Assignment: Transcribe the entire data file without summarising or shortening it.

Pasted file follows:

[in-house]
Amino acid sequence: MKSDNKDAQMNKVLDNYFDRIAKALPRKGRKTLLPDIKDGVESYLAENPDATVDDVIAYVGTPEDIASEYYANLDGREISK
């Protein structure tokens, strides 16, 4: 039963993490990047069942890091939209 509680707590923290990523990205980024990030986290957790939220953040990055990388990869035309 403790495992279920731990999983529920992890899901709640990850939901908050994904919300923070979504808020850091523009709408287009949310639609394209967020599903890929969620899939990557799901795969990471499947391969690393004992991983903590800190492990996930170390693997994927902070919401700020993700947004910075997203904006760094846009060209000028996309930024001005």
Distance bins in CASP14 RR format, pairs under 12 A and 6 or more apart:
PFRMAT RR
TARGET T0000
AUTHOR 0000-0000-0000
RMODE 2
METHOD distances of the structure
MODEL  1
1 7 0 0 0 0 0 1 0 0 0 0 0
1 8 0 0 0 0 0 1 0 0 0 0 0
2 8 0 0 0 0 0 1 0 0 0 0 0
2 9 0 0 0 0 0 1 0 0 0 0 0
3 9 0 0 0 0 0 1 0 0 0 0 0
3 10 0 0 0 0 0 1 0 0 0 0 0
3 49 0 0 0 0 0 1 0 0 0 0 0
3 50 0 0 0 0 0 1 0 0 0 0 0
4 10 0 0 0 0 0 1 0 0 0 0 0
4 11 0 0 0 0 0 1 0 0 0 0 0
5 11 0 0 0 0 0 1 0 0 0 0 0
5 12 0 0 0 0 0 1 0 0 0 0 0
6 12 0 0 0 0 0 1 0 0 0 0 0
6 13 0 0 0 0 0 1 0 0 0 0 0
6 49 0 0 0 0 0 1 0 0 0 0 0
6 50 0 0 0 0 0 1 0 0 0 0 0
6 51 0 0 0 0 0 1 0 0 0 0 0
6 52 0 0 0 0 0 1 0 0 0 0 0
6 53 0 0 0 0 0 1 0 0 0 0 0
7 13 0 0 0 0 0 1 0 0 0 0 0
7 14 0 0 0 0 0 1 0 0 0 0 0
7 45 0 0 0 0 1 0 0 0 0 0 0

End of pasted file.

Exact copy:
[in-house]
Amino acid sequence: MKSDNKDAQMNKVLDNYFDRIAKALPRKGRKTLLPDIKDGVESYLAENPDATVDDVIAYVGTPEDIASEYYANLDGREISK
């Protein structure tokens, strides 16, 4: 039963993490990047069942890091939209 509680707590923290990523990205980024990030986290957790939220953040990055990388990869035309 403790495992279920731990999983529920992890899901709640990850939901908050994904919300923070979504808020850091523009709408287009949310639609394209967020599903890929969620899939990557799901795969990471499947391969690393004992991983903590800190492990996930170390693997994927902070919401700020993700947004910075997203904006760094846009060209000028996309930024001005």
Distance bins in CASP14 RR format, pairs under 12 A and 6 or more apart:
PFRMAT RR
TARGET T0000
AUTHOR 0000-0000-0000
RMODE 2
METHOD distances of the structure
MODEL  1
1 7 0 0 0 0 0 1 0 0 0 0 0
1 8 0 0 0 0 0 1 0 0 0 0 0
2 8 0 0 0 0 0 1 0 0 0 0 0
2 9 0 0 0 0 0 1 0 0 0 0 0
3 9 0 0 0 0 0 1 0 0 0 0 0
3 10 0 0 0 0 0 1 0 0 0 0 0
3 49 0 0 0 0 0 1 0 0 0 0 0
3 50 0 0 0 0 0 1 0 0 0 0 0
4 10 0 0 0 0 0 1 0 0 0 0 0
4 11 0 0 0 0 0 1 0 0 0 0 0
5 11 0 0 0 0 0 1 0 0 0 0 0
5 12 0 0 0 0 0 1 0 0 0 0 0
6 12 0 0 0 0 0 1 0 0 0 0 0
6 13 0 0 0 0 0 1 0 0 0 0 0
6 49 0 0 0 0 0 1 0 0 0 0 0
6 50 0 0 0 0 0 1 0 0 0 0 0
6 51 0 0 0 0 0 1 0 0 0 0 0
6 52 0 0 0 0 0 1 0 0 0 0 0
6 53 0 0 0 0 0 1 0 0 0 0 0
7 13 0 0 0 0 0 1 0 0 0 0 0
7 14 0 0 0 0 0 1 0 0 0 0 0
7 45 0 0 0 0 1 0 0 0 0 0 0